RI-01: Prominent candidates seek Kennedy’s seat
Patrick Kennedy’s retirement is sure not causing recruitment headaches for Democrats, as two major candidates have already entered the race: Providence Mayor David Cicilline, who was expected to run for Governor but chose not to do so, and state Democratic Party chairman William Lynch. A number of other Democrats could still enter the race, for instance Reps. Edwin Pacheco and Jon Brien (here’s a full rundown), but Cicilline and Lynch will surely not complain that Lieutenant Governor Elizabeth Roberts (another politician who unexpectedly passed on the Governor’s race) stuck to her plan of seeking re-election rather than running for Kennedy’s seat.
Cicilline has a progressive reputation; while I am not sure about Lynch’s ideological profile, his brother (Attorney General Patrick Lynch) is running for Governor as the liberal alternative to centrist Treasurer Frank Caprio so it would be somewhat confusing if William campaigned to Cicilline’s right. Note that Cicilline would be a more dominant candidate if all of Providence was contained in the district, but Rhode Island’s largest city is divided between RI-01 and RI-02; if he prevailed, Cicilline would be the third person elected to Congress as an openly gay politician.
Of course, winning the Democratic primary will not be enough as the GOP is hoping state Rep. John Loughlin can be competitive despite the district’s red lean. But the biggest wild card remains Buddy Cianci, the former Mayor of Providence who recently spent four years in federal prison and who as been mentioned as an independent candidate. While I was not sure whether to take the possibility seriously at first, Cianci himself said he is considering the race. While his conviction for racketeering would be too much for any politician to overcome, Cianci probably kept enough residue support from his 25 years as mayor to be a player in a 3-way race. While Cianci would probably draw more votes from Loughlin (he was a Republican in his first decade as Mayor, though he quit the party in 1982) but he could also put victory within his reach by lowering the share of the vote the GOP nominee needs.
NH-02: As expected, Charlie Bass is running
Charlie Bass’s decision to seek his former House seat won’t come as a surprise, but he had left enough bizarre hedges to his previous statements of interest that Democrats might have been still hoping he would end up not running. In 2006, Bass lost in an upset against Democrat Paul Hodes, who is now his party’s probable Senate nominee. While NH-02 is the more Democratic of New Hampshire’s two seats (it gave John Kerry a 5% victory and Barack Obama a 13% triumph), this open seat is very dangerous territory for Democrats since New Hampshire is the type of state in which independents’ partisan swings have big consequences (as we saw in 2006, as few other states were submerged by such a large blue wave).
As a 12-year congressman with a relatively moderate profile (he led a GOP rebellion against Tom DeLay in 2005, he is pro-choice, he chaired the Main Street Partnership), Bass should make the most of the year’s GOP bent; a UNH poll released last week found him handily leading Democratic candidates. Yet, his moderate credentials could also mean trouble in the GOP primary: The party’s 2008 nominee, radio talk show host Jennifer Horn, is also running and she is known as more of a conservative. Bass is certainly worried enough that he is moving to embrace Tea Partiers: “As far as the tea party movement is concerned I love em. God bless every single one of them,” he said last week. “Because you know what their agenda is exactly the same is mine. They want a new environment in Washington.”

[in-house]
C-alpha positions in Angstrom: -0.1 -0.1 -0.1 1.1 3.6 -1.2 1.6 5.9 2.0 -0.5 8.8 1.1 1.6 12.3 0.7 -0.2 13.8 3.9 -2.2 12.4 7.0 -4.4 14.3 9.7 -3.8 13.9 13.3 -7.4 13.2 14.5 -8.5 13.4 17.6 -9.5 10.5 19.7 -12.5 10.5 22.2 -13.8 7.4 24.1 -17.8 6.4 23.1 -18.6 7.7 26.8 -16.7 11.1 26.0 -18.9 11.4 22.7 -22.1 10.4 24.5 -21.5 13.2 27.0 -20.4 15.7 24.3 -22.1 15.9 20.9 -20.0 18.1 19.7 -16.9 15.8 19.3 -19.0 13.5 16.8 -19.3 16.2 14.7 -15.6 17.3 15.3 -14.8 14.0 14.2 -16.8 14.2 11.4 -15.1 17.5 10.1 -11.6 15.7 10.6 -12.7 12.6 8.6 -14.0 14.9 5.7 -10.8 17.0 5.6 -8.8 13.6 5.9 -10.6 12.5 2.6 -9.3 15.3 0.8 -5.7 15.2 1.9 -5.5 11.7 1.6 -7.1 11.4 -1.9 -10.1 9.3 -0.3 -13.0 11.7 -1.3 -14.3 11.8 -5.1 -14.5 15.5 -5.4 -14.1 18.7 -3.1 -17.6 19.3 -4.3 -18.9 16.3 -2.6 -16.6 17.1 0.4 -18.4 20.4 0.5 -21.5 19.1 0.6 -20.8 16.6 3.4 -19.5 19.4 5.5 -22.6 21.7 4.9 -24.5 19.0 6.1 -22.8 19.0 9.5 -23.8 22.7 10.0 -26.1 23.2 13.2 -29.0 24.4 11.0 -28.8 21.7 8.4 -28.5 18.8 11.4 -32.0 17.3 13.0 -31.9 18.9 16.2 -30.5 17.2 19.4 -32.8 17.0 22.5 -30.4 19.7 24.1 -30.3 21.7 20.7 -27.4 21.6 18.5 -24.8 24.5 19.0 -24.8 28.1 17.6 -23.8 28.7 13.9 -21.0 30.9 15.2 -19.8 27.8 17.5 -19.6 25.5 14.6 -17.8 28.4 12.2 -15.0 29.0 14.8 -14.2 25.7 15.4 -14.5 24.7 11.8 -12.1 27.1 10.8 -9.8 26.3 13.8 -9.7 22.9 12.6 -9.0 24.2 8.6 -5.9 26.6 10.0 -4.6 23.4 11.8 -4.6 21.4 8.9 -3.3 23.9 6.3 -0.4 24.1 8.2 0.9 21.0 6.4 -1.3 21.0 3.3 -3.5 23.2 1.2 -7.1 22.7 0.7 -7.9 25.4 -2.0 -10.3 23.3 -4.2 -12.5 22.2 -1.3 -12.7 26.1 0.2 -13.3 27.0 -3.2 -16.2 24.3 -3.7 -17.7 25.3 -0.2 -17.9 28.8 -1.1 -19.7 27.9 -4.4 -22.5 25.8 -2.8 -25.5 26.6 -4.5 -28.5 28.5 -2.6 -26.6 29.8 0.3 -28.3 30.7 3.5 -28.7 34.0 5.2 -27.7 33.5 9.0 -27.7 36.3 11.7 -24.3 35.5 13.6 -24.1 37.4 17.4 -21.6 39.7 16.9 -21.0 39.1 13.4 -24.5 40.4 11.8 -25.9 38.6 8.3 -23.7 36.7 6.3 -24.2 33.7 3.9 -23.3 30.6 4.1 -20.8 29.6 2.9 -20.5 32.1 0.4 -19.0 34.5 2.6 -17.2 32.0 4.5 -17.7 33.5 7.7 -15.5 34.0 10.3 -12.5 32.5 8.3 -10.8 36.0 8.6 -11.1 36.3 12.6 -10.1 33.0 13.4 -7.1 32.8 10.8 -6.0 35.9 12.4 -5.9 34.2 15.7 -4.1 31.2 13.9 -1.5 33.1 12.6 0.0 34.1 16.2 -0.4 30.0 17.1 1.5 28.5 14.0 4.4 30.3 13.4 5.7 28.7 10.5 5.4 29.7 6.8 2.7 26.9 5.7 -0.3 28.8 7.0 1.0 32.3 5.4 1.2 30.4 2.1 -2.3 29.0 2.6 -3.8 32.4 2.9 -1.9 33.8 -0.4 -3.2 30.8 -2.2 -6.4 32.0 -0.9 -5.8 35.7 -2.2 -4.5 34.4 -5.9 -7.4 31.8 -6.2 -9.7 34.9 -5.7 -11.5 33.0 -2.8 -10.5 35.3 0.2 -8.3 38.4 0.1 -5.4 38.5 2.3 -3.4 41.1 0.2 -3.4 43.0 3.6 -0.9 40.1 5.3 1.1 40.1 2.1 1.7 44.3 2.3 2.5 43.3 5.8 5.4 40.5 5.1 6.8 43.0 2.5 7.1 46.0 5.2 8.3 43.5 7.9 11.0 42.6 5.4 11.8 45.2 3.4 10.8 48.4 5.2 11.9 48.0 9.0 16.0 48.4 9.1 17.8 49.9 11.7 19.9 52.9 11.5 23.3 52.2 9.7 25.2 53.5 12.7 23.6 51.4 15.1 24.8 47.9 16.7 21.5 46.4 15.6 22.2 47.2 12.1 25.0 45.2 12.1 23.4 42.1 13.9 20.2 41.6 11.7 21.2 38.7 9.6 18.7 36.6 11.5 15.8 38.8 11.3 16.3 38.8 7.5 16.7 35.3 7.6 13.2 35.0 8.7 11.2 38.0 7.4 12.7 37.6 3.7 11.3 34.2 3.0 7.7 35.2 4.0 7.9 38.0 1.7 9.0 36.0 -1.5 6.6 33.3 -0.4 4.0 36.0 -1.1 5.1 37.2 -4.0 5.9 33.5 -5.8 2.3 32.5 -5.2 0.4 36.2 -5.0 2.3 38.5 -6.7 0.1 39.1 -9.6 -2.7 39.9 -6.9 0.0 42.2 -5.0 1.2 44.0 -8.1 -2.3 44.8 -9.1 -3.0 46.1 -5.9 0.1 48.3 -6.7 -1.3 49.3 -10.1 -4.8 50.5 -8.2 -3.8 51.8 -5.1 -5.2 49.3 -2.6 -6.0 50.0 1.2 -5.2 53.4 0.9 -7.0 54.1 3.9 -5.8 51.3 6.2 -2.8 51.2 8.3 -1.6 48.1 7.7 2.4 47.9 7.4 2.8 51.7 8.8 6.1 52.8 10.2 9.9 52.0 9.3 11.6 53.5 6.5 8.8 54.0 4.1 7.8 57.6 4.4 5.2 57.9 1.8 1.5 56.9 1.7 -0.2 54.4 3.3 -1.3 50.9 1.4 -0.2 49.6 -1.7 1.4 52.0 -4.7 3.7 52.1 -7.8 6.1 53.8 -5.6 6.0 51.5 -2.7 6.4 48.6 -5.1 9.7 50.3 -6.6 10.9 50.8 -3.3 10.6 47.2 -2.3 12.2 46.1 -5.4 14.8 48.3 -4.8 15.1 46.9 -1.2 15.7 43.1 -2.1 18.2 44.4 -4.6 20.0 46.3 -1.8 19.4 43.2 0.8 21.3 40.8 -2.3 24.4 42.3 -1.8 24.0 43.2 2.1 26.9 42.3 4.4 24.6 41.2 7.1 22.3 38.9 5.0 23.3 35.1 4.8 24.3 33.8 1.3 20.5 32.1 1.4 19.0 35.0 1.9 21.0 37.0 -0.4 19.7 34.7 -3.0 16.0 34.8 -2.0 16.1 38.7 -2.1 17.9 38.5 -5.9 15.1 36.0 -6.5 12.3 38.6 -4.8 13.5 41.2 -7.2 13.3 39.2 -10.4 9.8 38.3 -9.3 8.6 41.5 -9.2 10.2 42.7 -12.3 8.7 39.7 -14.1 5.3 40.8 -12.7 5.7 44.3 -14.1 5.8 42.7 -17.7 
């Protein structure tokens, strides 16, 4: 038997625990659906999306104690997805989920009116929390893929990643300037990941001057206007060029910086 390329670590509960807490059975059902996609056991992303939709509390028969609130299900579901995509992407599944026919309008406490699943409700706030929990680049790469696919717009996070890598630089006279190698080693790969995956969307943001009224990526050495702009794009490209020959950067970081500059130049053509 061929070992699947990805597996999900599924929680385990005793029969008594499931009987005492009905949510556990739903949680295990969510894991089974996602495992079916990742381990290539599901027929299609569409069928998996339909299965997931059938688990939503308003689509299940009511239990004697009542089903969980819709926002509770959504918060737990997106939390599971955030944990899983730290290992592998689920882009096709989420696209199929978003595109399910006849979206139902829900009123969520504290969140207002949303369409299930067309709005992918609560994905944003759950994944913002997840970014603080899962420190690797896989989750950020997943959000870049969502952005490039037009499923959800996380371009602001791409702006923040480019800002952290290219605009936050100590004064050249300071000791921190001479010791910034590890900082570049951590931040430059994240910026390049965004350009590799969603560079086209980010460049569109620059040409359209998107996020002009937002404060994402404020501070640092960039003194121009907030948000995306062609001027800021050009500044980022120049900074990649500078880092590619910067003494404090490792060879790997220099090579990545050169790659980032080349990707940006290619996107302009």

The Bass-Horn primary will not be the district’s only ideologically loaded contest, as Democratic voters will have to choose between attorney Ann McLane Kuster and Katrina Swett, a former Lieberman ally who lost to Bass in 2002. Emily’s List has endorsed Kuster, which should guarantee she can be competitive against the well-funded Swett, who has money left over from her short-lived Senate campaign in 2008. I am somewhat surprised that more Democrats have not entered the race, since the party does have a deeper bench of elected officials than Kuster and Swett’s front-running status would indicate.
Democrats have yet to give up on KS-03; GOP might do so in DE-AL
With Kansas Democrats are suddenly enjoying an unexpected streak of good recruitment news in the two statewide races (more on that later), they aren’t quite ready to give up KS-03, a district that might be tough to hold but that did vote for Barack Obama in 2008. While Kansas City Mayor Joe Reardon’s exit was a big blow to the party’s prospect, Democrats are now hoping to recruit either state Senator Kelly Kultala or the retiring incumbent’s wife Stephene Moore. (While the Kansas City Star is reporting she is interested, that would be a surprise since it would mean the current congressman would be back on the campaign trail and still in D.C. rather than retired.) KS-03 remains one of the GOP’s top opportunities, but it is not quite as far gone as LA-03 and TN-06, which Democrats appear to have all but given up.
One district that could soon join the ranks of uncontested open seats is DE-AL, left open by GOP Rep. Mike Castle. Not that this district isn’t already considered likely to switch to Democrats, but it looks like the NRCC will also cross the district off its list now that businessman Anthony Wedo has dropped out. Why was the GOP so high on Wedo and not on businessman Fred Cullis, who is running? The reason seems to be all about money: Wedo would have self-funded his campaign while Cullis doesn’t seem likely to do so.